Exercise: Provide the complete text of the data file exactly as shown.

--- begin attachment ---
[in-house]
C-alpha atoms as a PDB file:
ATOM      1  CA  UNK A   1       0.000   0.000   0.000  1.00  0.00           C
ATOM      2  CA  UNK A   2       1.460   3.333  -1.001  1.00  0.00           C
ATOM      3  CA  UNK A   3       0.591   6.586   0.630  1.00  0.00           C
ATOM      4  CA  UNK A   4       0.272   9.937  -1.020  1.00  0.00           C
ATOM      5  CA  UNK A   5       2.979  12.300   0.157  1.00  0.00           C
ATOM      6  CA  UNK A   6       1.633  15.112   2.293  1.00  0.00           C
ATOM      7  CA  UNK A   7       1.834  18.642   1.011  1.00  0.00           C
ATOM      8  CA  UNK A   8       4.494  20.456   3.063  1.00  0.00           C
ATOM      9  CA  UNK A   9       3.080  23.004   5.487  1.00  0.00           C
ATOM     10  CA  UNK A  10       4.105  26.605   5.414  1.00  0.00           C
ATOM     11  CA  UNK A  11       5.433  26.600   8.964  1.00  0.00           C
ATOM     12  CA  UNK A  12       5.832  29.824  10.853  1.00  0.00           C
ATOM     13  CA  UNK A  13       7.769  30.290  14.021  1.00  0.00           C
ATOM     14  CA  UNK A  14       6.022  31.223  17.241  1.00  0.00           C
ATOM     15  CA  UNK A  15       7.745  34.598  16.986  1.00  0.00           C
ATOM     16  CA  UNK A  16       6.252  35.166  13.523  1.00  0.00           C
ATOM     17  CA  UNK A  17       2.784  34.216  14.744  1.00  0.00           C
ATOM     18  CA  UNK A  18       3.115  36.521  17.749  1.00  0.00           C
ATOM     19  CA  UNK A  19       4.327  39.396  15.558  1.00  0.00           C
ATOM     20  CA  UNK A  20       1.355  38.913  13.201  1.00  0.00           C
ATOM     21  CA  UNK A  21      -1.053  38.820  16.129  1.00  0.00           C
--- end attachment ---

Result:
[in-house]
C-alpha atoms as a PDB file:
ATOM      1  CA  UNK A   1       0.000   0.000   0.000  1.00  0.00           C
ATOM      2  CA  UNK A   2       1.460   3.333  -1.001  1.00  0.00           C
ATOM      3  CA  UNK A   3       0.591   6.586   0.630  1.00  0.00           C
ATOM      4  CA  UNK A   4       0.272   9.937  -1.020  1.00  0.00           C
ATOM      5  CA  UNK A   5       2.979  12.300   0.157  1.00  0.00           C
ATOM      6  CA  UNK A   6       1.633  15.112   2.293  1.00  0.00           C
ATOM      7  CA  UNK A   7       1.834  18.642   1.011  1.00  0.00           C
ATOM      8  CA  UNK A   8       4.494  20.456   3.063  1.00  0.00           C
ATOM      9  CA  UNK A   9       3.080  23.004   5.487  1.00  0.00           C
ATOM     10  CA  UNK A  10       4.105  26.605   5.414  1.00  0.00           C
ATOM     11  CA  UNK A  11       5.433  26.600   8.964  1.00  0.00           C
ATOM     12  CA  UNK A  12       5.832  29.824  10.853  1.00  0.00           C
ATOM     13  CA  UNK A  13       7.769  30.290  14.021  1.00  0.00           C
ATOM     14  CA  UNK A  14       6.022  31.223  17.241  1.00  0.00           C
ATOM     15  CA  UNK A  15       7.745  34.598  16.986  1.00  0.00           C
ATOM     16  CA  UNK A  16       6.252  35.166  13.523  1.00  0.00           C
ATOM     17  CA  UNK A  17       2.784  34.216  14.744  1.00  0.00           C
ATOM     18  CA  UNK A  18       3.115  36.521  17.749  1.00  0.00           C
ATOM     19  CA  UNK A  19       4.327  39.396  15.558  1.00  0.00           C
ATOM     20  CA  UNK A  20       1.355  38.913  13.201  1.00  0.00           C
ATOM     21  CA  UNK A  21      -1.053  38.820  16.129  1.00  0.00           C